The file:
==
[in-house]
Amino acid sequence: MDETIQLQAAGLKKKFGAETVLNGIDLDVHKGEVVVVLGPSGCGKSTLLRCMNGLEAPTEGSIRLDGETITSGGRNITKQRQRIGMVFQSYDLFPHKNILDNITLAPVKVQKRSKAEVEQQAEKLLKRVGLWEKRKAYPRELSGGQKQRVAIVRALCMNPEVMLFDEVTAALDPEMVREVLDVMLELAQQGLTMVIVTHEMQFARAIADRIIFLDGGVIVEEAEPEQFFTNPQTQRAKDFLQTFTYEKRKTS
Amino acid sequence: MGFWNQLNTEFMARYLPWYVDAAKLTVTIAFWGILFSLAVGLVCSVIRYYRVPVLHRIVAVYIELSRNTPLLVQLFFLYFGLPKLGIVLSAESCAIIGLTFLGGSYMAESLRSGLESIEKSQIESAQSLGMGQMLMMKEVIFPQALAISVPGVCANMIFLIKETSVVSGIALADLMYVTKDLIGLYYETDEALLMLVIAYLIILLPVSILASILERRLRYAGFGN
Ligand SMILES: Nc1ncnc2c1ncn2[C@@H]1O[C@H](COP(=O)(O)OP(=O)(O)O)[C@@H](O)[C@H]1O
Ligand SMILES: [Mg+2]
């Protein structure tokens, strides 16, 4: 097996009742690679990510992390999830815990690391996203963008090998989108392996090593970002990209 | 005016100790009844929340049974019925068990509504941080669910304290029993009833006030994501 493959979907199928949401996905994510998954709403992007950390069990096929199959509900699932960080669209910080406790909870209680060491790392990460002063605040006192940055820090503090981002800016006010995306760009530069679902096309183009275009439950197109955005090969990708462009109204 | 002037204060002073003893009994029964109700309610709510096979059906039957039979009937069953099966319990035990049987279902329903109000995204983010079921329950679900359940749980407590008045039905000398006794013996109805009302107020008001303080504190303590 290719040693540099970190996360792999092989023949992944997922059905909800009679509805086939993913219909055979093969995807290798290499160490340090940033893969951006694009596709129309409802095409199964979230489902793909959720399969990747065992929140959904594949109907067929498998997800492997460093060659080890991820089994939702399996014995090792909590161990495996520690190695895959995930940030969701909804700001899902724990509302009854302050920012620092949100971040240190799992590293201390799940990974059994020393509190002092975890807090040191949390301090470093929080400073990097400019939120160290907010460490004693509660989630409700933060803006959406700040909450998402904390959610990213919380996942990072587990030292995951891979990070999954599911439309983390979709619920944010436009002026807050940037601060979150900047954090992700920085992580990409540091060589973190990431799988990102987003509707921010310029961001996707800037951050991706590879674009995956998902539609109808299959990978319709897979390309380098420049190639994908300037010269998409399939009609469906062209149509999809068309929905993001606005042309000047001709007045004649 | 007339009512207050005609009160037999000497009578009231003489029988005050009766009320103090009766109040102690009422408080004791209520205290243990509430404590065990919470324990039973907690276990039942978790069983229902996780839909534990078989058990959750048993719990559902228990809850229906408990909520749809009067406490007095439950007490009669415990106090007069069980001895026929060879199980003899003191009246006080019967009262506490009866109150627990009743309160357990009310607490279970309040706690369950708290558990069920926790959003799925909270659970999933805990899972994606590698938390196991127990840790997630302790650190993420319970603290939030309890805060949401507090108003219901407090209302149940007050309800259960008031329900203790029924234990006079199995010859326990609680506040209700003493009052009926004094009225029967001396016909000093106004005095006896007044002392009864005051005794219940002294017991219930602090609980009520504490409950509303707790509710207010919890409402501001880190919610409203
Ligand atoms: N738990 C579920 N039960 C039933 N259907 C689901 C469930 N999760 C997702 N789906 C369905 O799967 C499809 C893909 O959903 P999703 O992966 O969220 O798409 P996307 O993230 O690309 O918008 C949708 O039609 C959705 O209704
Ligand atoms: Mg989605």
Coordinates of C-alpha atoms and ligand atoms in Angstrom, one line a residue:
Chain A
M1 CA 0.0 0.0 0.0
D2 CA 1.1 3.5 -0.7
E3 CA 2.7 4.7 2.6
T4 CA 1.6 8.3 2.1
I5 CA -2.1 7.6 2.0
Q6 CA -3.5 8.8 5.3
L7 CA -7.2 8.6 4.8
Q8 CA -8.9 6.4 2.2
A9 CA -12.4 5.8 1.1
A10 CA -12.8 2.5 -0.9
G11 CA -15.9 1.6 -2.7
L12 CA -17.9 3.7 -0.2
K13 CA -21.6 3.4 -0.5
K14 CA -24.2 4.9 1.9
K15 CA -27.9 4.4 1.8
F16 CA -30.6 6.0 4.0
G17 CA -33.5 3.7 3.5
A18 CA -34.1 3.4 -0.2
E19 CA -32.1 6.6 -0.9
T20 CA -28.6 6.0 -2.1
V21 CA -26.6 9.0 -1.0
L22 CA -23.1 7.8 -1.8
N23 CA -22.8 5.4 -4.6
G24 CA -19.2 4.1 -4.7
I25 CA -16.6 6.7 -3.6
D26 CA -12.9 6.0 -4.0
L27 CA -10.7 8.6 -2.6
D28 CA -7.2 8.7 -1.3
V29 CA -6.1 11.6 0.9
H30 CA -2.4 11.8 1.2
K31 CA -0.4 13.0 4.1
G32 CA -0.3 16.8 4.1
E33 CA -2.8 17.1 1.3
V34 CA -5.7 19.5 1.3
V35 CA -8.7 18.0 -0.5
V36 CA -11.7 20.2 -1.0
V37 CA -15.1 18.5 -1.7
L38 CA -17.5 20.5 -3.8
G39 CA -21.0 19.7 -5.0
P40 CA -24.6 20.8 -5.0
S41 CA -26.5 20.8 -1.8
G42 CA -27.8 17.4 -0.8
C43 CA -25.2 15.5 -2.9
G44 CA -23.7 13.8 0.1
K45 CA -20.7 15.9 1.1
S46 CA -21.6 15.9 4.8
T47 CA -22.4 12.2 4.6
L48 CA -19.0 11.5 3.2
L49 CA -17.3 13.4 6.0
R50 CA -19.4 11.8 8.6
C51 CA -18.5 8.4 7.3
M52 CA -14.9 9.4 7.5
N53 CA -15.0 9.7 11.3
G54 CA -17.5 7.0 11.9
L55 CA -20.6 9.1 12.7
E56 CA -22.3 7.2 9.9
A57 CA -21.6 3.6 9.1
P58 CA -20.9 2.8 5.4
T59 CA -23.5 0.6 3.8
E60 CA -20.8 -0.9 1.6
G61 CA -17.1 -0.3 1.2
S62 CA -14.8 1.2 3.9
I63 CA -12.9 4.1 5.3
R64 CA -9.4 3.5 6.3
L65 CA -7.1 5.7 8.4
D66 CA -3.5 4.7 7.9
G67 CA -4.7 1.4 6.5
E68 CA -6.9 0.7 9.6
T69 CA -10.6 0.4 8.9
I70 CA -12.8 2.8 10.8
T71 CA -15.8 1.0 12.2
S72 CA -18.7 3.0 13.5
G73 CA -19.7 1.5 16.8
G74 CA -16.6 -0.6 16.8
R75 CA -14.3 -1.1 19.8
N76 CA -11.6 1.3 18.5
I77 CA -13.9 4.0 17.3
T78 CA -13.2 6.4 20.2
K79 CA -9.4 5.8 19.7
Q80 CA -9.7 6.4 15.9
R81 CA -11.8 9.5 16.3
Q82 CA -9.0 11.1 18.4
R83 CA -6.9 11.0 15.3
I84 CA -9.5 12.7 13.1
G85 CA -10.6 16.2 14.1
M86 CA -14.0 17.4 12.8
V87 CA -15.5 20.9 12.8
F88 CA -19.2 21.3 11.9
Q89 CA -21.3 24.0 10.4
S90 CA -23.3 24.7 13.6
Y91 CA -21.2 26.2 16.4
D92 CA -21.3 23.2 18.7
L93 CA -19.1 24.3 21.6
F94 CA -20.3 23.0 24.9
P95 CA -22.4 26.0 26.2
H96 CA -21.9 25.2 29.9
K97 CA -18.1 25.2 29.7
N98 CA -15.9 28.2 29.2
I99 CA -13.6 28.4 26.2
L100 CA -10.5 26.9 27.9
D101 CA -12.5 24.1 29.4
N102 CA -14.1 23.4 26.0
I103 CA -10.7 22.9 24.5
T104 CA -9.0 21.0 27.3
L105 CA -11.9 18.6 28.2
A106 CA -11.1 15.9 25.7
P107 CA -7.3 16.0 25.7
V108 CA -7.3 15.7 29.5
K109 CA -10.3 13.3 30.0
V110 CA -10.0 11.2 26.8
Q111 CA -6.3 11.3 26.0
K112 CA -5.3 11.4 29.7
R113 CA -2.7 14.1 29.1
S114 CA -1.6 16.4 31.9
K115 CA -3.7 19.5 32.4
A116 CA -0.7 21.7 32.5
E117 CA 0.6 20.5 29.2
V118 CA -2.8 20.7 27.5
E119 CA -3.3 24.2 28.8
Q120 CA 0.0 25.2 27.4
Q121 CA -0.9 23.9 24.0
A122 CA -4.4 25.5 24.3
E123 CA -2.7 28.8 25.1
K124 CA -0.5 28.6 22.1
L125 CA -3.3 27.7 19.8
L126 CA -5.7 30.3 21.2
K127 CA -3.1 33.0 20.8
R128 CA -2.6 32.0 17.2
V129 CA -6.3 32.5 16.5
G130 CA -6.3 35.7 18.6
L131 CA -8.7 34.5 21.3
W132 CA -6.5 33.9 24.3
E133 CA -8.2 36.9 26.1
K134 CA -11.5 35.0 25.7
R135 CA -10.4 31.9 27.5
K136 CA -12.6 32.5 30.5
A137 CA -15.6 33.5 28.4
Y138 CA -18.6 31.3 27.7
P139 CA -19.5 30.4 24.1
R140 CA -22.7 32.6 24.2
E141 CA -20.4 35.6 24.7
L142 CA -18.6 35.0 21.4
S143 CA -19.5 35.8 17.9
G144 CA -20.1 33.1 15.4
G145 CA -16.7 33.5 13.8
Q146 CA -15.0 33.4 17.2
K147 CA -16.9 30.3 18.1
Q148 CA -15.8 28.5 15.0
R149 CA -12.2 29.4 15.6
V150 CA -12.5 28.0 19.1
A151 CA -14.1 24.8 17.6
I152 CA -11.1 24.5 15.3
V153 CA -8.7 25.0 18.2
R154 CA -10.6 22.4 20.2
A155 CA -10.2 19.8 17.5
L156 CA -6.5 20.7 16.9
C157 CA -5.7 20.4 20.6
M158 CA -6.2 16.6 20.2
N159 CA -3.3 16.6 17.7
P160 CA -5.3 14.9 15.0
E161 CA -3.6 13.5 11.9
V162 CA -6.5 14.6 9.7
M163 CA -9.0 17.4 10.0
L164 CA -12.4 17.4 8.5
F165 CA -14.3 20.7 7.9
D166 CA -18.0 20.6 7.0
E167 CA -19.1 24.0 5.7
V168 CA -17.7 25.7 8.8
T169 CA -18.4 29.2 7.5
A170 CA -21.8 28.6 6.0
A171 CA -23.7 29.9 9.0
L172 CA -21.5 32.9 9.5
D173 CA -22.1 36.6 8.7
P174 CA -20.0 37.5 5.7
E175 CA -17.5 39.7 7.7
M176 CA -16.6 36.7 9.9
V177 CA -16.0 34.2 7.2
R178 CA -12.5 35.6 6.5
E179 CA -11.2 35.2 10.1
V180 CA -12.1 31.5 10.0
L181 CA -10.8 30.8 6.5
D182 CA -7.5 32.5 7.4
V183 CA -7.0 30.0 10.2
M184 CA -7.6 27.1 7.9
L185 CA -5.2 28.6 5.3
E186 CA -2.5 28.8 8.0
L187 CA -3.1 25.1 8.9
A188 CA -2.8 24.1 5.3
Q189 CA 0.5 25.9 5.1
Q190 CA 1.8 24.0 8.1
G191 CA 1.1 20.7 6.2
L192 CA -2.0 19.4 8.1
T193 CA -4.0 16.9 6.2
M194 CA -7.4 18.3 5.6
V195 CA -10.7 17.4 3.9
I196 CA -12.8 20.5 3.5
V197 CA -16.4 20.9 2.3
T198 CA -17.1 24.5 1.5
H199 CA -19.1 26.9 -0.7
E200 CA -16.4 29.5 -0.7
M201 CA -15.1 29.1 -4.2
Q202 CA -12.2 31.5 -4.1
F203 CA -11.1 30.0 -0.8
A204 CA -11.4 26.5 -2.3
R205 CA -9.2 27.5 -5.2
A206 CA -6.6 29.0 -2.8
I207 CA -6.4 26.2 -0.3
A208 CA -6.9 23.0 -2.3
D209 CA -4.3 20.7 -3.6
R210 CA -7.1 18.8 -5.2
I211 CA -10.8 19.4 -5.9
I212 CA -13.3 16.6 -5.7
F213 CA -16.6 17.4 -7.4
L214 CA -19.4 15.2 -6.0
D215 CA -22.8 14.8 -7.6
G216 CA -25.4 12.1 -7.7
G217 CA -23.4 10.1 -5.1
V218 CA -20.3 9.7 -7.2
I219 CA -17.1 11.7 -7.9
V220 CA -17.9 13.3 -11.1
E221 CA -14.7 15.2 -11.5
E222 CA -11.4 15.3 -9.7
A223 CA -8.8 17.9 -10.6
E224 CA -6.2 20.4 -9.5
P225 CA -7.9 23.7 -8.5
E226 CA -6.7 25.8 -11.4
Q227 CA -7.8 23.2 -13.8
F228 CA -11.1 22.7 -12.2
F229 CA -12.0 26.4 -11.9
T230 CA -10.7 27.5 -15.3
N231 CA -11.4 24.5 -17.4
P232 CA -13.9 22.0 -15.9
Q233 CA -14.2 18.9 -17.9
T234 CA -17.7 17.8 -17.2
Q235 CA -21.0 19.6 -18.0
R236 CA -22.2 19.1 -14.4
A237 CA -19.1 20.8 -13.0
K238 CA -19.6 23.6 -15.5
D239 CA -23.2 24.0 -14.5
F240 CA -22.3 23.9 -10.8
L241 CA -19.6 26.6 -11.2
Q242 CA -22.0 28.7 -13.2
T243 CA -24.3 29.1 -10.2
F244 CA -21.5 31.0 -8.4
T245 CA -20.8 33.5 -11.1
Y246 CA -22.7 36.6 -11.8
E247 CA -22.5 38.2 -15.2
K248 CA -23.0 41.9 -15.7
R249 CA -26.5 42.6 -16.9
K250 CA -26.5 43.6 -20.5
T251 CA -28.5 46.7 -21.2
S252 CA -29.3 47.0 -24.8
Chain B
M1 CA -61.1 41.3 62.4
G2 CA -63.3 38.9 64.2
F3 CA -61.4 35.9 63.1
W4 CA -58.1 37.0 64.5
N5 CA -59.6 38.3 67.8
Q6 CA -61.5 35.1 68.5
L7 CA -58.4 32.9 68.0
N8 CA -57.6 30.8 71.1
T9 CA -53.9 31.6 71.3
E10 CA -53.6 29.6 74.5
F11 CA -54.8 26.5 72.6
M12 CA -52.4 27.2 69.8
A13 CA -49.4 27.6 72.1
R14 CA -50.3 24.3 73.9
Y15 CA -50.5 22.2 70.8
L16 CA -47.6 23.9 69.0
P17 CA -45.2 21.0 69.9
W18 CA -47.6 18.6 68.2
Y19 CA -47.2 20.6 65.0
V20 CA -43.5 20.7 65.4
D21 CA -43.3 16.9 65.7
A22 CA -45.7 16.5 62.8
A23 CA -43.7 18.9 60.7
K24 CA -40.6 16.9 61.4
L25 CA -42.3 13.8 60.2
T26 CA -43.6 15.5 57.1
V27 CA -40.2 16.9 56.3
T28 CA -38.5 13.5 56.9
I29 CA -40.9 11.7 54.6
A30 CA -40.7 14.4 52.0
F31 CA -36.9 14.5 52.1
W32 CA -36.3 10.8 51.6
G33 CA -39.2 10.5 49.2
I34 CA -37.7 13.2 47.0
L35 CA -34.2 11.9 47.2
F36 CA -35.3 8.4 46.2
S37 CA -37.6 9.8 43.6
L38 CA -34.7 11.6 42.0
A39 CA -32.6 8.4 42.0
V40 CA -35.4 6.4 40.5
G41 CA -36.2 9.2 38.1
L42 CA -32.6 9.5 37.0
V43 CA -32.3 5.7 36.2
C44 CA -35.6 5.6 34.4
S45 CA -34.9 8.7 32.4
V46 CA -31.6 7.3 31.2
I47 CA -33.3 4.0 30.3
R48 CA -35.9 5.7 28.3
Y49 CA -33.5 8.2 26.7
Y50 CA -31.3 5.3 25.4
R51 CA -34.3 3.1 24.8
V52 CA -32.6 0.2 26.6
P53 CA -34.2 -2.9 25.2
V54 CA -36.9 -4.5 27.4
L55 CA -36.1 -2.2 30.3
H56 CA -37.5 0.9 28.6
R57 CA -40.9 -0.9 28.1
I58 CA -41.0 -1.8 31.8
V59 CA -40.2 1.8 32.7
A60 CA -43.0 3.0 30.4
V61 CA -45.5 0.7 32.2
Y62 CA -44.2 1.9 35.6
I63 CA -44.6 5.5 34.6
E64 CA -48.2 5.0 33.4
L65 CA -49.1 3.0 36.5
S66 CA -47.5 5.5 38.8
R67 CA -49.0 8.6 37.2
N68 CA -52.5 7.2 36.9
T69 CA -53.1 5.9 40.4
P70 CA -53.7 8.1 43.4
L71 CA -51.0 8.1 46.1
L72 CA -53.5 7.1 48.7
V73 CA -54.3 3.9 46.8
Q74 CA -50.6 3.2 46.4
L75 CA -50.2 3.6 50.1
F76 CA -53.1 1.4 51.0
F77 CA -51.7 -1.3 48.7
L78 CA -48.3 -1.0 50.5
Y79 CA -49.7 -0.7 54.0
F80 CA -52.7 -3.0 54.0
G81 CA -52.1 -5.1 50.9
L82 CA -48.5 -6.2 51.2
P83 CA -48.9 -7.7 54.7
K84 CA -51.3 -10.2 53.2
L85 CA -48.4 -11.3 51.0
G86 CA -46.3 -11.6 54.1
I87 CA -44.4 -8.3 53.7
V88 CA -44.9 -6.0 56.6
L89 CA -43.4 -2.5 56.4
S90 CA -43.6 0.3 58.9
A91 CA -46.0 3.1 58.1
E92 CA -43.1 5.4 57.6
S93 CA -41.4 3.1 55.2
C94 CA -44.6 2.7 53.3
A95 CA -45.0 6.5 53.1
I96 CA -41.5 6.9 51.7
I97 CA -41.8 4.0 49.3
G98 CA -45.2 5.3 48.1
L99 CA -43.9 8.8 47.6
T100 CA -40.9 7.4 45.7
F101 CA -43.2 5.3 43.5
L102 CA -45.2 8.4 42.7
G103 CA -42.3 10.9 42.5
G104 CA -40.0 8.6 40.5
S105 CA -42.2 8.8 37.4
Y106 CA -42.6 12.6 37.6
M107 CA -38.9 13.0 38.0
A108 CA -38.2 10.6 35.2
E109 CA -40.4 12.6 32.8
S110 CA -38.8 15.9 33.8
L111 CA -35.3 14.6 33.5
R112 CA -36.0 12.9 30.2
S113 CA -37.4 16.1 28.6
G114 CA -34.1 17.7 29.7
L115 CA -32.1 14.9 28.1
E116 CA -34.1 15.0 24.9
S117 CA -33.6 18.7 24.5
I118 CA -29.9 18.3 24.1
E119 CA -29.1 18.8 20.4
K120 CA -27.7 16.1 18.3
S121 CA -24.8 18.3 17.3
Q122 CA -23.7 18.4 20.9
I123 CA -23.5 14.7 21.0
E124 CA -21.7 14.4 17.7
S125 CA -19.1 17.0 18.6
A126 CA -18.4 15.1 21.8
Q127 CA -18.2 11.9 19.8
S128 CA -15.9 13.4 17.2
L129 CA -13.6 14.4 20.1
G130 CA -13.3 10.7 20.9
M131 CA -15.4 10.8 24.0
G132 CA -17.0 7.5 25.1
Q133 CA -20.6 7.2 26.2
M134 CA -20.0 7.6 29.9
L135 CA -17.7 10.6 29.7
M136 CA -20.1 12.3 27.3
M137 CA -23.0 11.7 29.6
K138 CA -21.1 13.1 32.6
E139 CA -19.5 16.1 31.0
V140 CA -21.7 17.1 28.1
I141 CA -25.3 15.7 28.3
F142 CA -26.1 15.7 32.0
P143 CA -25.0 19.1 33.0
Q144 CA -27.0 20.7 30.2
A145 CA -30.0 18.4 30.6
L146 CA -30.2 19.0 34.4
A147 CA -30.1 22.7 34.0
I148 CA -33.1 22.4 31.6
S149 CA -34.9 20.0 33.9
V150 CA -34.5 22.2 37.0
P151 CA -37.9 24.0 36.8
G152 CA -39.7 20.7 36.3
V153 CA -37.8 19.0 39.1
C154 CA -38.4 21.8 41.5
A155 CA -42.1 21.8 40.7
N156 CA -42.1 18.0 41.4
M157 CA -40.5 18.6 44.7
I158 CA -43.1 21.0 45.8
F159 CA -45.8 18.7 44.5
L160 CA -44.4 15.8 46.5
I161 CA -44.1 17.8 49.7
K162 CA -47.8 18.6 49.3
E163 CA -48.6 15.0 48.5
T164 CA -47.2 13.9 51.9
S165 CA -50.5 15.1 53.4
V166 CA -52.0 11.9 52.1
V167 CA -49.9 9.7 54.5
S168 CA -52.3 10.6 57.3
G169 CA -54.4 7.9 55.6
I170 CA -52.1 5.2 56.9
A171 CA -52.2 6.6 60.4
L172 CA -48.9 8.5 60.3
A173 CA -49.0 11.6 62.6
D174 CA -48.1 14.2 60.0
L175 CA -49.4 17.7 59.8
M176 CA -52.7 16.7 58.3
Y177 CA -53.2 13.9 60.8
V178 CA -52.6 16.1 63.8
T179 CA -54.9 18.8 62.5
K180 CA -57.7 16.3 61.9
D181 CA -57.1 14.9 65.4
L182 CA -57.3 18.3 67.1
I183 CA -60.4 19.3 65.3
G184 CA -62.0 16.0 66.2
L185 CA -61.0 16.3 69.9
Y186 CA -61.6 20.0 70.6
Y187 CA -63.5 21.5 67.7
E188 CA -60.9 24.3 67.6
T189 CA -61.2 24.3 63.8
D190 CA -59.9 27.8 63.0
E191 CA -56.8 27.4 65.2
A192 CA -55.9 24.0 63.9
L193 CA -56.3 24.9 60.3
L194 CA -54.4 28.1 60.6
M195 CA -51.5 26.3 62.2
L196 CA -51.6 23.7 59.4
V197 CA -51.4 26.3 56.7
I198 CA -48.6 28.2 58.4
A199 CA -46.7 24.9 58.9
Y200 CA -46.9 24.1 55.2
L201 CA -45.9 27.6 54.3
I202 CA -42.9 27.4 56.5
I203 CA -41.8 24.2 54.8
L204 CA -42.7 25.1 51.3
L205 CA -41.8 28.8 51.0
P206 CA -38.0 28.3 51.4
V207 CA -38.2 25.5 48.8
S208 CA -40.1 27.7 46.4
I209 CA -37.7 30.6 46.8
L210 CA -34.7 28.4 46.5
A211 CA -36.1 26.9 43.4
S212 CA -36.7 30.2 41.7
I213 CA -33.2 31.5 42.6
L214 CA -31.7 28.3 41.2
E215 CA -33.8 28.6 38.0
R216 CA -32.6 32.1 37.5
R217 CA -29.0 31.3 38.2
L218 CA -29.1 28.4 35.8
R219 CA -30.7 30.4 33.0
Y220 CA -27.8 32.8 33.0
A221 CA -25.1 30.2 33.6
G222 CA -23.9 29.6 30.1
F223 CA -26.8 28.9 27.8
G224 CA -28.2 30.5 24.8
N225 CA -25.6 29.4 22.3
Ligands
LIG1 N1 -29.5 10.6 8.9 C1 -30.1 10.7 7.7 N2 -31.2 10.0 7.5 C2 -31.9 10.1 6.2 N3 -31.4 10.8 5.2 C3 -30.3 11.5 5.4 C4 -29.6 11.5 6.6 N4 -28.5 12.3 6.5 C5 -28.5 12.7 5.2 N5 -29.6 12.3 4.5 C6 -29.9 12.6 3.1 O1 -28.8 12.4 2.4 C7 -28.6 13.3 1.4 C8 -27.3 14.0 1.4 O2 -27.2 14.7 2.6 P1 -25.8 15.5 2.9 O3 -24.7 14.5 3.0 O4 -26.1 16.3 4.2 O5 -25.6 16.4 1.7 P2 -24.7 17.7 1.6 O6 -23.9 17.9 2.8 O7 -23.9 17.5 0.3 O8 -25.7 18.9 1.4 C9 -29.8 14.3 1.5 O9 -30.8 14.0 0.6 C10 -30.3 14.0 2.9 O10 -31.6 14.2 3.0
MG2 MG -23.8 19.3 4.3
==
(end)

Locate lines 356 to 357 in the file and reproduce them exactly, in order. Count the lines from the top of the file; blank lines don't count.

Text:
S93 CA -41.4 3.1 55.2
C94 CA -44.6 2.7 53.3